Do your kids know about the water cycle? If you’re ready to teach or review it, step one is to start with one or more of the books on this list.
After you read books and talk about what they learned, define what the water cycle is, and get into the specifics science including the diagrams (see one here) and definitions.
Depending on your student’s and children’s ages, consider doing related hands-on activities. I like to start with this bottle activity.
Now let’s dive into the best children’s books to read.
Water Cycle Books for Kids
Drop by Emily Kate Moon
Drop hangs out a lot in oceans. Sometimes she bounces in the air with her friends making clouds, then becomes rain. Drop loves her adventurous life — she’s been hail, snow, and glaciers, too and she never knows where she’ll fall. She could fall into a river and flow into a lake or fall into a forest where she gets pulled up by a plant’s roots and pushed out through a leaf. Narrated with pizazz and personality, read all the water cycle by following along with Drop’s exciting life.
The Rhythm of the Rain by Grahame Baker-Smith
A sparkling circular tribute to water in an oversized picture book with stunning imagery. The story begins with a young boy emptying his jar of water into a mountain pool leading into a river that flows into a great ocean. Follow the water on its journey leading to a whale, to the clouds, down in rain to a different river and ocean, and then back to the sky and rain again. Finally, the water goes back to the mountain pool where the boy named Issac is playing. Astonishingly magical.
Blue Floats Away by Travis Jonker, illustrated by Grant Snider
This circular story is about the water cycle and a metaphor for change. Cool torn paper collage art shows Blue, a baby iceberg getting dislodged from his big parents. He floats away and sees many new things and makes new friends. As he floats, he gets smaller and turns into liquid then evaporates into a cloud, seeing more new things. Soon he gets colder and colder until he becomes snow that falls onto his parents.
The Snowman and the Sun by Susan Taghdis, illustrated by Ali Mafakheri
Reading this story will reassure children that snowmen don’t really disappear–they reform. When the snowman melts into water, he evaporates and becomes a cloud. He likes being a cloud although, eventually he becomes snow, softly floating down to the ground in flakes. When the boy sees the snow, he builds the snowman again.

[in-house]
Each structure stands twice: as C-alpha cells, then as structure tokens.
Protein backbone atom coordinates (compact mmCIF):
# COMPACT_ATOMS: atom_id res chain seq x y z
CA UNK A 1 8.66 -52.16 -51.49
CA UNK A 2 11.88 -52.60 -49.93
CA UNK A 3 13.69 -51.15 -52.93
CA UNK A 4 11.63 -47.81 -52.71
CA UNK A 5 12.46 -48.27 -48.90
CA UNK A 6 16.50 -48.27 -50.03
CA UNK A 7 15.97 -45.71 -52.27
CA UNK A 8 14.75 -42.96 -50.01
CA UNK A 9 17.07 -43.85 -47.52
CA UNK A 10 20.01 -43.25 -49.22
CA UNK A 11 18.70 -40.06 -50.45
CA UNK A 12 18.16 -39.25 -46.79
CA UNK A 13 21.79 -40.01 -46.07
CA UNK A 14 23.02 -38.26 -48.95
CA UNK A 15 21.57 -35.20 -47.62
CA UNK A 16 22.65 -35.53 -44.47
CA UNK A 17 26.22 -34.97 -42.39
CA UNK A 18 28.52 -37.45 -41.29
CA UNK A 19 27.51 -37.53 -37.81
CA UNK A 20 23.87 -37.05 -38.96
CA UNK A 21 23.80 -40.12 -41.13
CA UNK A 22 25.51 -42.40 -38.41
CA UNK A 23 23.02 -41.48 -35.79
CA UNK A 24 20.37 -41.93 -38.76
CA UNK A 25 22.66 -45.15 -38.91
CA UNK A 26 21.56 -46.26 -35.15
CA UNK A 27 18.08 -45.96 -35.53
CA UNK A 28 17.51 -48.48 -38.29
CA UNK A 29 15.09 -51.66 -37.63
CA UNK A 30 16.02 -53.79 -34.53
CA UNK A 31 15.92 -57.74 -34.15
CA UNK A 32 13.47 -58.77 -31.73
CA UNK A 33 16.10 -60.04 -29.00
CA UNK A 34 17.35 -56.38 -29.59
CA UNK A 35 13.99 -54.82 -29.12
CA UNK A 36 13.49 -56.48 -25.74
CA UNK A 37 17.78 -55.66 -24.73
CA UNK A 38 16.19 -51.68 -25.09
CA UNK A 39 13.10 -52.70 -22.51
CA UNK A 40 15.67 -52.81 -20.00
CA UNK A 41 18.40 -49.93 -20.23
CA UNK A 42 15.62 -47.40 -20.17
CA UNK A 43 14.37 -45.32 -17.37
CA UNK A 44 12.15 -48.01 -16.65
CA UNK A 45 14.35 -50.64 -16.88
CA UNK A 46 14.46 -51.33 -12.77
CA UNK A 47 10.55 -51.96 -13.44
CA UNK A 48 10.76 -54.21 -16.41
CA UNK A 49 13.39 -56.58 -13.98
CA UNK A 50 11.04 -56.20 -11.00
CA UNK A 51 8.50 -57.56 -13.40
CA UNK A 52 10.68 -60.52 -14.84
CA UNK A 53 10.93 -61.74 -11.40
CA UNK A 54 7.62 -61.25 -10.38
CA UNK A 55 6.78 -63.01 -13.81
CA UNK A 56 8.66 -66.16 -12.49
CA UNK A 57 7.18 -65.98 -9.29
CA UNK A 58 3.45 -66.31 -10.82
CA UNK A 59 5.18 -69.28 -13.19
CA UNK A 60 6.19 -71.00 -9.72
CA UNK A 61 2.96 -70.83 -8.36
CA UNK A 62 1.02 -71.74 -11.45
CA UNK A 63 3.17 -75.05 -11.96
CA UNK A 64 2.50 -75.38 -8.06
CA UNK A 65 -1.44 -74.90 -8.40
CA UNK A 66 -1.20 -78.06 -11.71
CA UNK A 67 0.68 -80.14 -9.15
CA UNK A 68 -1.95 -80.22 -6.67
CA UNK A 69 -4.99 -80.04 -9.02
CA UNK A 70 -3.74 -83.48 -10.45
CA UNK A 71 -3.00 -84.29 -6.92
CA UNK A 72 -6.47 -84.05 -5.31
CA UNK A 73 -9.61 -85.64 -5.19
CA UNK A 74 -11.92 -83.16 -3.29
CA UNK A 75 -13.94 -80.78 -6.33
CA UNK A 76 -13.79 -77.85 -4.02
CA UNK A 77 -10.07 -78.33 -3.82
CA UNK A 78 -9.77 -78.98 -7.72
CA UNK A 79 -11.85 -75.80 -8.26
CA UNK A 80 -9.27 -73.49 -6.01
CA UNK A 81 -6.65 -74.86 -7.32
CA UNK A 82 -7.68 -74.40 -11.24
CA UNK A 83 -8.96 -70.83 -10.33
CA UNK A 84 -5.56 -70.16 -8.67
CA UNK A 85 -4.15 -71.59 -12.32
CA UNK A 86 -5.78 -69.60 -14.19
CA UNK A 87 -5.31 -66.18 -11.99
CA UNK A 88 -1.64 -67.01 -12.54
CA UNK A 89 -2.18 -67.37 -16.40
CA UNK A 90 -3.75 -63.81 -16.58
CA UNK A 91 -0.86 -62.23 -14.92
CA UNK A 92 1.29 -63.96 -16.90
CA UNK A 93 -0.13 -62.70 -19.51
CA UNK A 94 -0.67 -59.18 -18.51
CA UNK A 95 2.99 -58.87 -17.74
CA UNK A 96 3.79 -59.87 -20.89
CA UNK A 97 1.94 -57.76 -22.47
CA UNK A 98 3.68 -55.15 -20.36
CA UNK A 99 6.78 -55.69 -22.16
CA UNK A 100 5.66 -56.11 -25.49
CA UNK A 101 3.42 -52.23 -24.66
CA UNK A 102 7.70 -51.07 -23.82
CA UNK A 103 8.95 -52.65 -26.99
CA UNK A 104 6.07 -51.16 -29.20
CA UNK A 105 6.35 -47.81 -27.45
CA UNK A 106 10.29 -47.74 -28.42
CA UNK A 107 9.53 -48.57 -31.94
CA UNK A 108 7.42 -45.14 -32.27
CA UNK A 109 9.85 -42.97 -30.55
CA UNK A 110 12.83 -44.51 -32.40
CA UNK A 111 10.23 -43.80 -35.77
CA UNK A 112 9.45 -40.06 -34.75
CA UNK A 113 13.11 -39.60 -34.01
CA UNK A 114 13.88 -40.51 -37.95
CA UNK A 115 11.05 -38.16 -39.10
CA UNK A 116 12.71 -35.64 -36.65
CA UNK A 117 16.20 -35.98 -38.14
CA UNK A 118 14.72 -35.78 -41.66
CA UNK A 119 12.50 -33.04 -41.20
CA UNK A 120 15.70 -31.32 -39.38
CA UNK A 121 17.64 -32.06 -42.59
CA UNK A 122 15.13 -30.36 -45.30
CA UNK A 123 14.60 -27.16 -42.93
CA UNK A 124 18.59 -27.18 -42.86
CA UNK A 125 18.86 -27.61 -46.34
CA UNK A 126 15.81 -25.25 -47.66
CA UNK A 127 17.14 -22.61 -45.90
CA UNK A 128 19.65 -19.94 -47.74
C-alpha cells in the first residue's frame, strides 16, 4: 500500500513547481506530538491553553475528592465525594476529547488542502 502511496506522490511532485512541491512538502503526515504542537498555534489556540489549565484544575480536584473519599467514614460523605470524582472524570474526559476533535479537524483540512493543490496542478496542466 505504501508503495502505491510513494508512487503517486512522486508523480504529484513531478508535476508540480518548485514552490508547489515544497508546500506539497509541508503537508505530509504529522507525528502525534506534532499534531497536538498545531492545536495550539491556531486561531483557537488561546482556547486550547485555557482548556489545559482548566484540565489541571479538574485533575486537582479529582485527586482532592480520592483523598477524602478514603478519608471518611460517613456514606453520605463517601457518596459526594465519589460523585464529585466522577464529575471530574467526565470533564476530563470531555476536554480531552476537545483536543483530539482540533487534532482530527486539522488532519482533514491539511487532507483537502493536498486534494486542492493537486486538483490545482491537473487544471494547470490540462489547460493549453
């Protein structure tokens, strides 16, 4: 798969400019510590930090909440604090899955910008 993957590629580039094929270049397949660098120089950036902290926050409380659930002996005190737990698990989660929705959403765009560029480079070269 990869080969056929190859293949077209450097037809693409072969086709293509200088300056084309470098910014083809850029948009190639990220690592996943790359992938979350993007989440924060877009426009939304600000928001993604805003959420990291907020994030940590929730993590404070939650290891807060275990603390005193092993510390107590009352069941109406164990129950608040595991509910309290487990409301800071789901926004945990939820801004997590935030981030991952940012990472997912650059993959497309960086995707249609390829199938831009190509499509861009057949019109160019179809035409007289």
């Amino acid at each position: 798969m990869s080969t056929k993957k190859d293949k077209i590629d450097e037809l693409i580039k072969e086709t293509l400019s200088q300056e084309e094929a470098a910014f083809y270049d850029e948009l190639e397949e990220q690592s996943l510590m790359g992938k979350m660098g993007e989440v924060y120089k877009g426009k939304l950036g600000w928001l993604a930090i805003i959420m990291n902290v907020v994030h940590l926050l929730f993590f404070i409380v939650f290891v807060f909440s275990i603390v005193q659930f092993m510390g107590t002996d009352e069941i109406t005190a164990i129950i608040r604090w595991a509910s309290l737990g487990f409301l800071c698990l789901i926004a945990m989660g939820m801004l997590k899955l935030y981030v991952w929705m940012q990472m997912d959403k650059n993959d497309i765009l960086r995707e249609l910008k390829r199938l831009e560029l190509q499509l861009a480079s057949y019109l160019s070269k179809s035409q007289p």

Water is Water by Miranda Paul, illustrated by Jason Chin
I love this evocative and lyrical book that playfully explores the forms of water in a brother and sister’s lives. For example, “Water is water unless…” it heats up and becomes steam. Precise language and gorgeous illustrations, this is a beautiful introduction to the water cycle.
Water: A Deep Dive of Discovery by Christy Mihaly, illustrated by Mariona Cabassa
A gorgeous tome that shares water information along with folktales. Learn about the water cycle, salt water, fresh water, the power of water, and more. Plus, lift the flap on the “Deeper Activities” for hands-on activities to apply what you’ve learned. Read stories like Where the Water Grows from Zimbabwe about Hippo who helps Water find new plants. Beautiful borders and illustrations make this an eye-catching, appealing book that will be essential for homeschool libraries, school libraries, and classrooms.
Water by Melissa Stuart
Filled with colorful photographs, this is an appealing, informational level three reader about the water cycle.
The Water Cycle at Work by Rebecca Jean Olien
In this nonfiction picture book for elementary readers, you’ll learn about evaporation, precipitation, condensation, clouds, humidity, and more. Clear writing with only a few sentences per page, bolded vocabulary words, and labeled illustrations make this a solid choice for instructional reading.
The Water Dance by Thomas Locker
Personified water narrates their life in first person, dancing through the world. “Sometimes I cascade. I tumble down, down, over the moss-covered rocks, through the forest shadows. I am the mountain stream.” Rich with poetic language and beautiful imagery.